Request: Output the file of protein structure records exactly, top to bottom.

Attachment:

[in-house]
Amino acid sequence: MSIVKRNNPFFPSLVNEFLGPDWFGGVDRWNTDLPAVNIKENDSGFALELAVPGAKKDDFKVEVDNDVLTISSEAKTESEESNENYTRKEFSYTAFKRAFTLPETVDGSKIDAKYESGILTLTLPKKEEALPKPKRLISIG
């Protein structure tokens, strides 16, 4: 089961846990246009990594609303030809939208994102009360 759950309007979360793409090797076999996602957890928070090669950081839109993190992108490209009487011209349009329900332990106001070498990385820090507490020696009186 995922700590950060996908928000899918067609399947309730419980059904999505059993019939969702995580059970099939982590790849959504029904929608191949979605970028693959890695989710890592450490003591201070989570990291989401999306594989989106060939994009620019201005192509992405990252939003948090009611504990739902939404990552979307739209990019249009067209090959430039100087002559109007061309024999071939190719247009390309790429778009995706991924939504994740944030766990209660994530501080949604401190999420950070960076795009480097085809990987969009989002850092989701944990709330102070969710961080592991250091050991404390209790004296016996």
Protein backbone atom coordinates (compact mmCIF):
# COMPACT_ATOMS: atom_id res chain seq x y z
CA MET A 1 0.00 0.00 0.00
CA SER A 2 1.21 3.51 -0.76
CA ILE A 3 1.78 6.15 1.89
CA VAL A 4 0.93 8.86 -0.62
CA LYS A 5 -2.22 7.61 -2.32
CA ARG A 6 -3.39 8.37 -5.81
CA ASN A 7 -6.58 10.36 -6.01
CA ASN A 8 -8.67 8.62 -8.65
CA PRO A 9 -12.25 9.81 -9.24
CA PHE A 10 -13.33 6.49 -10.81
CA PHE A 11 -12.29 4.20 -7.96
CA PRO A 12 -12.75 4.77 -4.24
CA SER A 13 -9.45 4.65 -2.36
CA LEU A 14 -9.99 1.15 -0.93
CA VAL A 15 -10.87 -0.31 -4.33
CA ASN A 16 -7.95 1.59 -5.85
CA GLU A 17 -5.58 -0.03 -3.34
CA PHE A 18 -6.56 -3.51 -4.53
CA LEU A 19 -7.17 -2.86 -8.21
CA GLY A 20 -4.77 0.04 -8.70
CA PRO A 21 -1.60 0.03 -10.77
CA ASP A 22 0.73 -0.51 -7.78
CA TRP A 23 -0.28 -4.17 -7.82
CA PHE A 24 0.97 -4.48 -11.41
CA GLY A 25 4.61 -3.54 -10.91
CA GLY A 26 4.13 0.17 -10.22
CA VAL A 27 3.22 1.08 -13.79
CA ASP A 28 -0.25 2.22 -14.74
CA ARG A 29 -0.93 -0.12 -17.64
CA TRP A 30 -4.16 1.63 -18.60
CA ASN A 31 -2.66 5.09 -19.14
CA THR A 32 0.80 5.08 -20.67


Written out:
[in-house]
Amino acid sequence: MSIVKRNNPFFPSLVNEFLGPDWFGGVDRWNTDLPAVNIKENDSGFALELAVPGAKKDDFKVEVDNDVLTISSEAKTESEESNENYTRKEFSYTAFKRAFTLPETVDGSKIDAKYESGILTLTLPKKEEALPKPKRLISIG
């Protein structure tokens, strides 16, 4: 089961846990246009990594609303030809939208994102009360 759950309007979360793409090797076999996602957890928070090669950081839109993190992108490209009487011209349009329900332990106001070498990385820090507490020696009186 995922700590950060996908928000899918067609399947309730419980059904999505059993019939969702995580059970099939982590790849959504029904929608191949979605970028693959890695989710890592450490003591201070989570990291989401999306594989989106060939994009620019201005192509992405990252939003948090009611504990739902939404990552979307739209990019249009067209090959430039100087002559109007061309024999071939190719247009390309790429778009995706991924939504994740944030766990209660994530501080949604401190999420950070960076795009480097085809990987969009989002850092989701944990709330102070969710961080592991250091050991404390209790004296016996």
Protein backbone atom coordinates (compact mmCIF):
# COMPACT_ATOMS: atom_id res chain seq x y z
CA MET A 1 0.00 0.00 0.00
CA SER A 2 1.21 3.51 -0.76
CA ILE A 3 1.78 6.15 1.89
CA VAL A 4 0.93 8.86 -0.62
CA LYS A 5 -2.22 7.61 -2.32
CA ARG A 6 -3.39 8.37 -5.81
CA ASN A 7 -6.58 10.36 -6.01
CA ASN A 8 -8.67 8.62 -8.65
CA PRO A 9 -12.25 9.81 -9.24
CA PHE A 10 -13.33 6.49 -10.81
CA PHE A 11 -12.29 4.20 -7.96
CA PRO A 12 -12.75 4.77 -4.24
CA SER A 13 -9.45 4.65 -2.36
CA LEU A 14 -9.99 1.15 -0.93
CA VAL A 15 -10.87 -0.31 -4.33
CA ASN A 16 -7.95 1.59 -5.85
CA GLU A 17 -5.58 -0.03 -3.34
CA PHE A 18 -6.56 -3.51 -4.53
CA LEU A 19 -7.17 -2.86 -8.21
CA GLY A 20 -4.77 0.04 -8.70
CA PRO A 21 -1.60 0.03 -10.77
CA ASP A 22 0.73 -0.51 -7.78
CA TRP A 23 -0.28 -4.17 -7.82
CA PHE A 24 0.97 -4.48 -11.41
CA GLY A 25 4.61 -3.54 -10.91
CA GLY A 26 4.13 0.17 -10.22
CA VAL A 27 3.22 1.08 -13.79
CA ASP A 28 -0.25 2.22 -14.74
CA ARG A 29 -0.93 -0.12 -17.64
CA TRP A 30 -4.16 1.63 -18.60
CA ASN A 31 -2.66 5.09 -19.14
CA THR A 32 0.80 5.08 -20.67